For groups I and II, fibroblasts derived from skeletally mature female New Zealand White rabbit MCLs were used. Briefly, the midsubstance of MCL was dissected, rinsed with Hank's buffered salt solution (HBSS, Invitrogen), cut into small pieces in aseptic conditions, and then placed into a Petri dish with 6mL of DMEM (Sigma-Aldrich, St. Louis, MO) supplemented with 10% fetal bovine serum (FBS; Invitrogen) and 1% penicillin/streptomycin (P/S; Invitrogen) for explant culture, for which standard cell culture conditions (37°C, humidified and 5% CO2) were used. The culture medium was replaced every 2 days.14 The cells were passaged after reaching 80–90% confluence. For cell seeding, the dog bone–shaped ECM-SIS scaffold was fixed on the bottom of a custom-made silicone seeding dish, which has the same dimension as the dog bone–shaped scaffold. Each bioscaffold was seeded with passage 2 fibroblasts at a density of 1.5 × 105 cells/cm2.15 After seeding on the scaffolds, the fibroblasts were allowed 24 h to attach.
The cell-seeded scaffolds from groups I and II as well as the scaffold from group III were clamped into custom-made clamps and then transferred to the individual stations of a custom-designed cyclic stretching tissue culture (CSTC) system. The scaffolds in group I were subjected to cyclic stretch for 5 days, while those in group II were not stretched but kept in the same condition as group I. For group III in which no fibroblasts were seeded, the scaffolds were cyclically stretched for 5 days as those in group I.
The CSTC system was developed for the purpose of studying the remodeling of ECM scaffolds. This system is capable of independently applying precise cyclic displacement waveforms to each specimen.15 The CSTC system (Fig. 1) consists of three independent stretching chambers, which can apply precise displacement profiles while measuring the load in each scaffold. The samples were mounted on custom-made clamps and immersed in culture medium supplemented with 50 μg/mL ascorbic acid. Immediately before cyclic stretch, all samples were preloaded with 0.05 N to establish a standardized starting point, and then subjected to a cyclic stretching regimen of 2 h, allowed to rest 2 h, stretched another 2h, and finally rested for 18 h. This stretching pattern was repeated for 5 consecutive days. The elongation and frequency were set at 10% and 0.5Hz, respectively. The culture medium was changed every 2 days.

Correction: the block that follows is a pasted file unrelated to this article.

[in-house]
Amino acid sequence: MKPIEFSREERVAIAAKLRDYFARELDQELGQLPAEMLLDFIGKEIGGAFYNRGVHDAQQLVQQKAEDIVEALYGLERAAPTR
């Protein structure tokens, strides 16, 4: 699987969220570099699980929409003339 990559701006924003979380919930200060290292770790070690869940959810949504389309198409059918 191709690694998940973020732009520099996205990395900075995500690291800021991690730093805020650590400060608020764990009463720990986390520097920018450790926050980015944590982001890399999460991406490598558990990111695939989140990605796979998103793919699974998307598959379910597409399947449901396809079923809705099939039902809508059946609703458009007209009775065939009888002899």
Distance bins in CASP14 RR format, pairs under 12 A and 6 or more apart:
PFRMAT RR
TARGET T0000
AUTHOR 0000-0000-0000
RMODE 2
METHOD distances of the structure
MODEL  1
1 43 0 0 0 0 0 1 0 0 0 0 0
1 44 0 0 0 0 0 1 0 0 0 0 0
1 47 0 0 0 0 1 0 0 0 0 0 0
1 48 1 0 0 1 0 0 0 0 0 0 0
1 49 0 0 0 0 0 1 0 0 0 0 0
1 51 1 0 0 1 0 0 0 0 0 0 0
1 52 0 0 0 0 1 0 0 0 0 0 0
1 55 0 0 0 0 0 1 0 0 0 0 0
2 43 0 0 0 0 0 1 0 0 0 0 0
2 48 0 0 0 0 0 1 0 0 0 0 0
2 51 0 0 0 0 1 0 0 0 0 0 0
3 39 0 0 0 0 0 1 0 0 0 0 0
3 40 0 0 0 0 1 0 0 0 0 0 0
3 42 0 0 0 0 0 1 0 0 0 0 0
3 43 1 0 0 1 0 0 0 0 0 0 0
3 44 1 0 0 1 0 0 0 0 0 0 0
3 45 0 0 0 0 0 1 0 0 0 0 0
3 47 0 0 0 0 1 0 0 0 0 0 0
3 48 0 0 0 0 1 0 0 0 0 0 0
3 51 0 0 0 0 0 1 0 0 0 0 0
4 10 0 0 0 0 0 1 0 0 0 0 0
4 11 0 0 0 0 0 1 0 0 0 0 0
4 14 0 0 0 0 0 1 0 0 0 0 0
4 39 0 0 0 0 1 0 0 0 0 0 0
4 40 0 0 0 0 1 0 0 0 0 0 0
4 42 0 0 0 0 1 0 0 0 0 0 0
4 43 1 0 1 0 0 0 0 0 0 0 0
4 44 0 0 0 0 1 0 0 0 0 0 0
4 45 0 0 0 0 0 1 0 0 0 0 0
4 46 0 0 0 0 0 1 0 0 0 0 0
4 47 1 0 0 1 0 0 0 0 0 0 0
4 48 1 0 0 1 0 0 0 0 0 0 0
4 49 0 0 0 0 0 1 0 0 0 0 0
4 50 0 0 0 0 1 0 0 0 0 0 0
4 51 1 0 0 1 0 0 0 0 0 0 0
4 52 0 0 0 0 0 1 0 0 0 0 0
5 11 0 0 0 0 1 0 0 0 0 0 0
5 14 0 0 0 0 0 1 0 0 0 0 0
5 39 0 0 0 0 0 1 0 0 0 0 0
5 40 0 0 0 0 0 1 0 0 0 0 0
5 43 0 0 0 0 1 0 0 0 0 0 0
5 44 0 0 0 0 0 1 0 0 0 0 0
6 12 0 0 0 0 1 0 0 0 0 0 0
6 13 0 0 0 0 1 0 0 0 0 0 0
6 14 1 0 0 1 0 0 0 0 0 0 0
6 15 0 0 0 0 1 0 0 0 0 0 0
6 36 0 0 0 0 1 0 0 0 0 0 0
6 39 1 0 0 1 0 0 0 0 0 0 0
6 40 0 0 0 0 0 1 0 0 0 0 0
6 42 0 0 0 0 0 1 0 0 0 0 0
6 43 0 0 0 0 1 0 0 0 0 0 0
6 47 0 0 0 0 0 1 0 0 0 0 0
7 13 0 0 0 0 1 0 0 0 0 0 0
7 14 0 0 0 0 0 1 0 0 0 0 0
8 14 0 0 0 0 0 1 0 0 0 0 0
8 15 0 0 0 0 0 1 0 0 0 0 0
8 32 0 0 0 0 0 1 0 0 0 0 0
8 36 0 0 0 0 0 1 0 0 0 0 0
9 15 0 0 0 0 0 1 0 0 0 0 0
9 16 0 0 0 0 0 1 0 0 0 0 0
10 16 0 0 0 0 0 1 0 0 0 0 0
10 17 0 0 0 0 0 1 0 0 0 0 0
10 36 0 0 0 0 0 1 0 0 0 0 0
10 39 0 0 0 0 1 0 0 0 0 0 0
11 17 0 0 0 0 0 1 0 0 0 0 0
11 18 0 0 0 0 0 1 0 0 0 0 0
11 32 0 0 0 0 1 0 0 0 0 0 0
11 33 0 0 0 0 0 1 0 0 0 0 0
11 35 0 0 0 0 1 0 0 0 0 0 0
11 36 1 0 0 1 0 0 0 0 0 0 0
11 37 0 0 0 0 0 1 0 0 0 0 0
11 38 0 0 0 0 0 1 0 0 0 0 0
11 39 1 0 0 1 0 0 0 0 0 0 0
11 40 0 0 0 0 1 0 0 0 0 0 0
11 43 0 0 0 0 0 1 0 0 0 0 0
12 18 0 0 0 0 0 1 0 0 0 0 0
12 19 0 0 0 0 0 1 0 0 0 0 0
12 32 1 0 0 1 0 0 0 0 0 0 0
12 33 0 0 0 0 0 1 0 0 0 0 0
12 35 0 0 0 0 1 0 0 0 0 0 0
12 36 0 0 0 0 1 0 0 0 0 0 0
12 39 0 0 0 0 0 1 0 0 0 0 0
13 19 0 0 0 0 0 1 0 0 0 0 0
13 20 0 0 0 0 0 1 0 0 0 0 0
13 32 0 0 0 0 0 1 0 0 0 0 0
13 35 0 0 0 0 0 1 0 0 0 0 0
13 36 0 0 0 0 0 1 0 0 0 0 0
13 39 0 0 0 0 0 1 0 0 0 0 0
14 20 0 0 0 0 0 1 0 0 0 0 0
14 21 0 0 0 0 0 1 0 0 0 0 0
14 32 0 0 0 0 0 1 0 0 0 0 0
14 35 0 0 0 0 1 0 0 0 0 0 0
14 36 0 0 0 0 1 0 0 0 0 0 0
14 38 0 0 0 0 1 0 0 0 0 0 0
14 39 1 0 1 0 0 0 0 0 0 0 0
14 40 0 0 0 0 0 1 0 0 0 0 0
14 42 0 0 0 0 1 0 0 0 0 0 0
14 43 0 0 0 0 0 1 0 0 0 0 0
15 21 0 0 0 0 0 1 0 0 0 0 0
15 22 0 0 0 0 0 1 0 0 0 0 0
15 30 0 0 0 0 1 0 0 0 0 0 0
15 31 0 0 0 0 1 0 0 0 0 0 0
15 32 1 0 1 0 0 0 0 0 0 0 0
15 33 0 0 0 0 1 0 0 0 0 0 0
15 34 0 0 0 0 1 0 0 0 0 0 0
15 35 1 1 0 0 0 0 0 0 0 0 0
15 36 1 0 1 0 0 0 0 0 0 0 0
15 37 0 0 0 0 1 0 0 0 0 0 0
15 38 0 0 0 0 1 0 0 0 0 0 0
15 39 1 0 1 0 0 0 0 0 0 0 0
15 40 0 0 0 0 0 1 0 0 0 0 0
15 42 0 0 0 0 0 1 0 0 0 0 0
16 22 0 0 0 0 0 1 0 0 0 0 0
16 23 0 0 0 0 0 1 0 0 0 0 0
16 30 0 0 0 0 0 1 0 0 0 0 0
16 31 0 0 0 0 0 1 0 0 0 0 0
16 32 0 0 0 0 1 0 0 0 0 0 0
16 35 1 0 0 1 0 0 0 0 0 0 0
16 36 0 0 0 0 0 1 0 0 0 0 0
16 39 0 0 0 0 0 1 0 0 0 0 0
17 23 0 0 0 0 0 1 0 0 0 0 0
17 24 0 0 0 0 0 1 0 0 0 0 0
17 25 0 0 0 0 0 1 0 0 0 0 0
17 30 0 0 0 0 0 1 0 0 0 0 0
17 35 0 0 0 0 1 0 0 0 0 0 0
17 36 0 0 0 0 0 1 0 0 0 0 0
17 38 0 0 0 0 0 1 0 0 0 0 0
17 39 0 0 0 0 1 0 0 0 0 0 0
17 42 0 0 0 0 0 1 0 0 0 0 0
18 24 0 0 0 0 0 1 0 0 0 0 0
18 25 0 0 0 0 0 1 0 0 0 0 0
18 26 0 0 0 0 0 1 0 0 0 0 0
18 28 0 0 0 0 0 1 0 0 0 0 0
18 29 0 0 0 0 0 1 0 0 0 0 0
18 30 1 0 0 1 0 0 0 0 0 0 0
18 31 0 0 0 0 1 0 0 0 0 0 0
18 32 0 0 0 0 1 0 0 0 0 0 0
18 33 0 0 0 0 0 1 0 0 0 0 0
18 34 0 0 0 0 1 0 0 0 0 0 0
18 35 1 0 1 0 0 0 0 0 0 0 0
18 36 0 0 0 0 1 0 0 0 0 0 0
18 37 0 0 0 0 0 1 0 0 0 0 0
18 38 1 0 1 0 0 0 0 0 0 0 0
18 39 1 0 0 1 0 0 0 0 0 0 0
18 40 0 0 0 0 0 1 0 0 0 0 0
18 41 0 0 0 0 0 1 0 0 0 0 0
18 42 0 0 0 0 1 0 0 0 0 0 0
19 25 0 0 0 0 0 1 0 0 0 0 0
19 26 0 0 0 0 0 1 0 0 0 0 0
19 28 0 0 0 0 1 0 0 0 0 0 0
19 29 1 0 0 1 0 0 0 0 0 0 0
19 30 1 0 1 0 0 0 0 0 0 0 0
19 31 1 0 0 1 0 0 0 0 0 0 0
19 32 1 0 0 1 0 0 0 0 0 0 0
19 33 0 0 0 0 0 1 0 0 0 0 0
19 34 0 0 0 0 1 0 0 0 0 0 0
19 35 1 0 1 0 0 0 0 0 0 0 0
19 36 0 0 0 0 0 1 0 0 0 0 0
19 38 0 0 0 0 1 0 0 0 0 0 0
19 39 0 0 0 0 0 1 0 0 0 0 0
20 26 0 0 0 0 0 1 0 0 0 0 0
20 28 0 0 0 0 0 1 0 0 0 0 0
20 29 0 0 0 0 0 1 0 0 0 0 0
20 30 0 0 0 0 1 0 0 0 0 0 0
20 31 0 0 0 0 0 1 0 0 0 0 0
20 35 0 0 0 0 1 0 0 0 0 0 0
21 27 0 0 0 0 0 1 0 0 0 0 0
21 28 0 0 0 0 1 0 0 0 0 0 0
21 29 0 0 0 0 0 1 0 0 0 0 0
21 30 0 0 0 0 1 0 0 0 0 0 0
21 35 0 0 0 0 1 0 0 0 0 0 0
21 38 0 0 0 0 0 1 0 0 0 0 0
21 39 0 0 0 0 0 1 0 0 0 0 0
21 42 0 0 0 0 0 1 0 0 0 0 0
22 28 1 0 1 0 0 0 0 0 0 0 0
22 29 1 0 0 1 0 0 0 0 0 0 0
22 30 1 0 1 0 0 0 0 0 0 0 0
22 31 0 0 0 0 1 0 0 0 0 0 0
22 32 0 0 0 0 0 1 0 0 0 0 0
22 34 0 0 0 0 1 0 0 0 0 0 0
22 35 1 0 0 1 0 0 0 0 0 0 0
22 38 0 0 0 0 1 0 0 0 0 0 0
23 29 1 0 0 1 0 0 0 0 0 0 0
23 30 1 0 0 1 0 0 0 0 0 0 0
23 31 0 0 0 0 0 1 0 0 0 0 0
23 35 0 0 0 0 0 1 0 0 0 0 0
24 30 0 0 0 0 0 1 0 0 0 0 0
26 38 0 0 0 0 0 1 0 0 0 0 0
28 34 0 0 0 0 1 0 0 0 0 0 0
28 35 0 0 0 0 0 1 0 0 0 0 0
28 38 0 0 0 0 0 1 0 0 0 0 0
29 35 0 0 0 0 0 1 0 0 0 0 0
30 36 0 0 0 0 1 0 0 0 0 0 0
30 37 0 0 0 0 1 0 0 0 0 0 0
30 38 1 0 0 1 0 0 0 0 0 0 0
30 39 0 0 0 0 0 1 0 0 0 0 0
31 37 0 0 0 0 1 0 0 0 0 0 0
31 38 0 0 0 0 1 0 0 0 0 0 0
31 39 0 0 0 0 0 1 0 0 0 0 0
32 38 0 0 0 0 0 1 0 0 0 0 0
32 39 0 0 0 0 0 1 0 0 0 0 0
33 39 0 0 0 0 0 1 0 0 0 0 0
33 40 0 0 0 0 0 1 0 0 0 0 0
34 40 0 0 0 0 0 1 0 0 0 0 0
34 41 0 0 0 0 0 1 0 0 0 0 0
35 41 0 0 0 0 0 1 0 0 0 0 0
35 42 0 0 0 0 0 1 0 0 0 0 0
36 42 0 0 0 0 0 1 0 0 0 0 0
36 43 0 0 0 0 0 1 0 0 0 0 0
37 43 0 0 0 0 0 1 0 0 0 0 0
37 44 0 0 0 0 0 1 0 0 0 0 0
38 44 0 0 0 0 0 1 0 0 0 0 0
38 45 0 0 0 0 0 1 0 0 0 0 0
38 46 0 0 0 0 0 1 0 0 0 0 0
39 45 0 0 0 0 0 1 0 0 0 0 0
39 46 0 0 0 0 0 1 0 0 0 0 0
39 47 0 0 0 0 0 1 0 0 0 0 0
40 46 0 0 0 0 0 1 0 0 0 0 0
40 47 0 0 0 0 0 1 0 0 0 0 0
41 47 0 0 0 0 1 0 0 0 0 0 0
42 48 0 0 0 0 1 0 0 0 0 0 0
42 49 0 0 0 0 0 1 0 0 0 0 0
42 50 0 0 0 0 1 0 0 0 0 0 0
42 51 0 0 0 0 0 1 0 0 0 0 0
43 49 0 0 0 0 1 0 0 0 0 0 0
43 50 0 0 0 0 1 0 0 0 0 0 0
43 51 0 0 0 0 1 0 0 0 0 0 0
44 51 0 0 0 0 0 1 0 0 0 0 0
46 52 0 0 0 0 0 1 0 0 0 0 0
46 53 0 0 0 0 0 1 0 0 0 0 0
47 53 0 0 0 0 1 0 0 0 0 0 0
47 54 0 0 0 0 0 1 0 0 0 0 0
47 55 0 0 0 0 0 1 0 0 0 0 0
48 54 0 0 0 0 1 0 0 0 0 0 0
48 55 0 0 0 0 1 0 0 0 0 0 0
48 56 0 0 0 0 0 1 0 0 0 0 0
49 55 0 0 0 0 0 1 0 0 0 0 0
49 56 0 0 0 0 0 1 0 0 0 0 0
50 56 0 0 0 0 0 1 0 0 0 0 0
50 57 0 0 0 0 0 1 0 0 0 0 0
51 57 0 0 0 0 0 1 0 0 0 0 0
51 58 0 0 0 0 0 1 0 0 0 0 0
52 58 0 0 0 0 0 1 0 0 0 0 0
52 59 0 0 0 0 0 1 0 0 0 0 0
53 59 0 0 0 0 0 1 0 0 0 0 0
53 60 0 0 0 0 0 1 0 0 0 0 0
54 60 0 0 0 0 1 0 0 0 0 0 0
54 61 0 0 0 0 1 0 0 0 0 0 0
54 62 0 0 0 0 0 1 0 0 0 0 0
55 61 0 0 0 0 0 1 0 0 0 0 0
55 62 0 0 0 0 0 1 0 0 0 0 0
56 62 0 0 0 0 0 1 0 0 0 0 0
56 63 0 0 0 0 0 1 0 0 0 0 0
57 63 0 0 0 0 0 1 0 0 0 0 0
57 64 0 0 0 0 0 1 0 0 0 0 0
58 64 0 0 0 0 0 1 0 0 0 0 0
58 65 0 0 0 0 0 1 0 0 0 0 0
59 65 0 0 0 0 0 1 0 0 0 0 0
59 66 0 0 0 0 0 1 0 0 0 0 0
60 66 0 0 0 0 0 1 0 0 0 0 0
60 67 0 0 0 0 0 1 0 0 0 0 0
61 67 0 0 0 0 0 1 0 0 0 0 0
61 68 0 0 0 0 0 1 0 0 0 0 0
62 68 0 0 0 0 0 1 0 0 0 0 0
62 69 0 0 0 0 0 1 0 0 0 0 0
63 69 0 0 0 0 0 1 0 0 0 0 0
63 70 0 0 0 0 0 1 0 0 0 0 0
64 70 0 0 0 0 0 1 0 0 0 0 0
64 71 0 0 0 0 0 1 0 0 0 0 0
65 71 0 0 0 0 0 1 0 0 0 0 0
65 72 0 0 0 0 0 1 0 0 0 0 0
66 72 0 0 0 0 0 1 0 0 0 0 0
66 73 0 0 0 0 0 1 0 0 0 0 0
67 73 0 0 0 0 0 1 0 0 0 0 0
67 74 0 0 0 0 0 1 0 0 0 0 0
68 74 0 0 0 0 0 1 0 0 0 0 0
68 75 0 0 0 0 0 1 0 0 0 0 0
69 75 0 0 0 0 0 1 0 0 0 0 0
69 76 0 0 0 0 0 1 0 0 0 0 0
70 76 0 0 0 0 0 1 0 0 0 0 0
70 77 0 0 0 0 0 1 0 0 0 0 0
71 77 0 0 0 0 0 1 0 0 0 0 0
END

An SALS system was used to quantify the collagen fiber orientation of the ECM-SIS before and after experimentation (group I: n = 9; group II: n = 8; group III: n = 8). The SALS system is an accepted method to quantify collagen fiber orientation and operates on the principle of single-slit light diffraction of a laser beam.16 The SALS device passes a 4-mW unpolarized helium-neon laser beam through the tissue, which was chosen because its wavelength (632.8 nm) is within an order of magnitude of the collagen fiber diameter. The frequency distribution obtained represents the scattered light intensity distribution I(ф). From the I(ф), the collagen fiber orientation is described by фc, where фc is the median angle of the I(ф) at a single scanned point, and describes the main vector of alignment at each scanned point.
For each SIS sample, a total of 1000 scan points at the midsubstance (about 0.8×1.25 cm) were scanned before and after experimentation using the SALS system. The collagen fiber orientation at each point was expressed as the angle with respect to the longitudinal axis of the SIS. The average of these 1000 angles represented the mean collagen fiber orientation of each SIS sample. The mean collagen fiber orientation and the associated angular dispersion (represented by the circular standard deviation of the angles) of each experimental group before and after experimentation were compared statistically to evaluate the effect of seeding and/or stretching. The differences in mean collagen fiber orientation and the associated angular dispersion were used to quantify the ECM remodeling.